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A Day at the Races

Around about this time of year, I usually try to get away for a biking holiday of some sort or other. For the last 12 years, I’ve usually met up with the Euro-Compuserve group I first got to know back in ’95 when I first got online and joined Compuserve to find they had a motorcycle forum.

Sadly, CIS got taken over by AOL and promptly run down, then the whole idea of a pay to access service (on top of dial-up charges) became a bit of a relic in face of free-to-use forums like Visordown.com and broadband. I finally cancelled my $10 a month subscription at the end of last year.

Predictably, the people from all over the world that I had chatted with and then ridden with drifted away too. There was a small meet in ’05 down near the Pyrenees, but it really was the last few “hardcore” only and the club atmosphere had gone.

So, I was casting around for a ride this year, and the idea of the Bol d’Or popped up. Now, I used to go to the Paul Ricard for the Bol regularly – I must have been down there 7 0r 8 times in the 80s and early 90s. I loved the ride, loved the atmosphere, loved the circuit. Somehow, a weekend in the warm sun “closed out” the summer and prepared me for the winter months ahead.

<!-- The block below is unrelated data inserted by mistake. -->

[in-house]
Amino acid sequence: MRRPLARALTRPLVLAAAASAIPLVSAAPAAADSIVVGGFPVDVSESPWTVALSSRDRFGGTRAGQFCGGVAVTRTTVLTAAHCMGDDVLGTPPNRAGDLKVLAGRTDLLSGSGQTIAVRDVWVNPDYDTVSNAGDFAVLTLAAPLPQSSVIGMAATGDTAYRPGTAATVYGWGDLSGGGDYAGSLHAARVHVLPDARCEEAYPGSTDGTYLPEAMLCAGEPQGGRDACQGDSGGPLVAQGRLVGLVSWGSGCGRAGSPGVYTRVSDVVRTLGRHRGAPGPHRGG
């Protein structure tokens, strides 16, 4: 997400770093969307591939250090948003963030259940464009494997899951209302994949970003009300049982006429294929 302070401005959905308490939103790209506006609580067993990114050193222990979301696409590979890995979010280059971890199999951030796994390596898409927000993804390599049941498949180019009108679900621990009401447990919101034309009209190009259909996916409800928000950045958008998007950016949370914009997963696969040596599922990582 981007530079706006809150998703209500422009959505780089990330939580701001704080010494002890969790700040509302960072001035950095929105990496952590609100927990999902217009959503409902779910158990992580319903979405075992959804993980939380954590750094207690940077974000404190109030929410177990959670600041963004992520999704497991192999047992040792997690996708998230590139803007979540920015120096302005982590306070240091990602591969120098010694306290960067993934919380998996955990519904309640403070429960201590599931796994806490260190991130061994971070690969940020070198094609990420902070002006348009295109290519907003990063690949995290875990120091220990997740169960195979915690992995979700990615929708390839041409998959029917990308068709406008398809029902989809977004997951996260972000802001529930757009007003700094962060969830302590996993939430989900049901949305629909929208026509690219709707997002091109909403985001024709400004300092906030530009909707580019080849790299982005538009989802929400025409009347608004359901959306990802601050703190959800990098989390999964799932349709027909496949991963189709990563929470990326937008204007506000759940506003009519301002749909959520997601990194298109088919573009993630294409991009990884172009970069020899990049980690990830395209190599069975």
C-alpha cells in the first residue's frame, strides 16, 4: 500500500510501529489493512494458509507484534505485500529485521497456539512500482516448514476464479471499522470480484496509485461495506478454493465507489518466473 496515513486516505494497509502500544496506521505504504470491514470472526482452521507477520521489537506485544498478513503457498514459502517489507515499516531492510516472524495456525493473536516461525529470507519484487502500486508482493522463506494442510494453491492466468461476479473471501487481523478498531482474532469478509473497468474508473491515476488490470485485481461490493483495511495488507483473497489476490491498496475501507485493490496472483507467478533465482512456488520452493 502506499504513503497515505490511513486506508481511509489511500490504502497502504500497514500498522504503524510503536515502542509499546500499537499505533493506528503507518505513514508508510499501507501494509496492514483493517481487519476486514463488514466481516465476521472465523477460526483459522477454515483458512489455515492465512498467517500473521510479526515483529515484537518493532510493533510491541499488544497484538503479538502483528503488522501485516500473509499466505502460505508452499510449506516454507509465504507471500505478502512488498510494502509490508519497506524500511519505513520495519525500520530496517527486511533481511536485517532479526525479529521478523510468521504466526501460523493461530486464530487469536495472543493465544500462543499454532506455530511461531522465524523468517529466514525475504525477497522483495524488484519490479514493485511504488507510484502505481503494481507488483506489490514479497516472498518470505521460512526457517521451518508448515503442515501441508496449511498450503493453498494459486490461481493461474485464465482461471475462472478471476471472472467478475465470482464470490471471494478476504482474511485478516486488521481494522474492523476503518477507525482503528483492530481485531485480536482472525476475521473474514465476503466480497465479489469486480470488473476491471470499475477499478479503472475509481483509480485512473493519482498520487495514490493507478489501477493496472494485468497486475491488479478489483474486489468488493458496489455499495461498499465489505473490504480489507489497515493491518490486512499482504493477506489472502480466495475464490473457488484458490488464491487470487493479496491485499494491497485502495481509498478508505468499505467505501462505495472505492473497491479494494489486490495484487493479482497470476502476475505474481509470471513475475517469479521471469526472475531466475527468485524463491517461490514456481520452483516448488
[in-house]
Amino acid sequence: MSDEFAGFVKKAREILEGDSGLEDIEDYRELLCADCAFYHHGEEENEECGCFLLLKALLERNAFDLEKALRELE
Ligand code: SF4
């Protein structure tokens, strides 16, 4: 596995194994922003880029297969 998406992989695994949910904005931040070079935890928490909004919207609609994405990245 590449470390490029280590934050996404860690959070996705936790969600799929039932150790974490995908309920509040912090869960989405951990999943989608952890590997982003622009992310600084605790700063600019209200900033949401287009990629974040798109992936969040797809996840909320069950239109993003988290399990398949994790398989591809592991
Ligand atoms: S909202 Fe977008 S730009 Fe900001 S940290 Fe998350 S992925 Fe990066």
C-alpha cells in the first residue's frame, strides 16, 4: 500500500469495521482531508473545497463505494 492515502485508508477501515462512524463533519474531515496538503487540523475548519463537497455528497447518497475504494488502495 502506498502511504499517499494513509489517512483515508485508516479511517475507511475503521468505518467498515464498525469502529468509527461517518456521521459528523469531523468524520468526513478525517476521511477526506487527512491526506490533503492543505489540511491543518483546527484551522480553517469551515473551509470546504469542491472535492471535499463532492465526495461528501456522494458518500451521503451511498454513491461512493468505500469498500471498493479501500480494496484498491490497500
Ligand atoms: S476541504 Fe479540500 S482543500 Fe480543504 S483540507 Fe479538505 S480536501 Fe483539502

But somehow Magny-Cours just doesn’t appeal. There’s not a lot of logic behind that as I’ve never been to the circuit and it’s still a 24 hour race, but the area roundabout I have visited several times and to be truthful, I found it as dull as ditchwater and to be traversed on the way to the real riding in the higher ground to the south.

Still, Keith was keen, so it went on the planning list some weeks back.

Unfortunately, Keith’s job meant little time off and last minute planning. Still, I don’t mind that, it was the sort of thing that I used to be able to do with my long-term riding buddy Andy, where it was often a case of “fancy the Bol tomorrow?”… “yeah, why not?” over a pint after work the night before we left. So it wasn’t till Wednesday we finally made the decision to go. The idea of the channel tunnel operating like a bus where you turn up, buy a ticket and catch the next train, has long since fallen by the wayside. It’s booking ahead only now. And a quick look online revealed that we could get out of the UK on Friday afternoon, but any attempt at getting back on Sunday night was a no-hoper. Ditto the ferries which no longer pack bikes on and fill up the spaces they can’t get a car into but have proper tie-down locations on the deck.

After a hurried e-mail exchange where I revealed the bad news (earliest crossing back was about 5am Monday), Keith decided he couldn’t manage that as he had to be back in work.

So, alternative plans…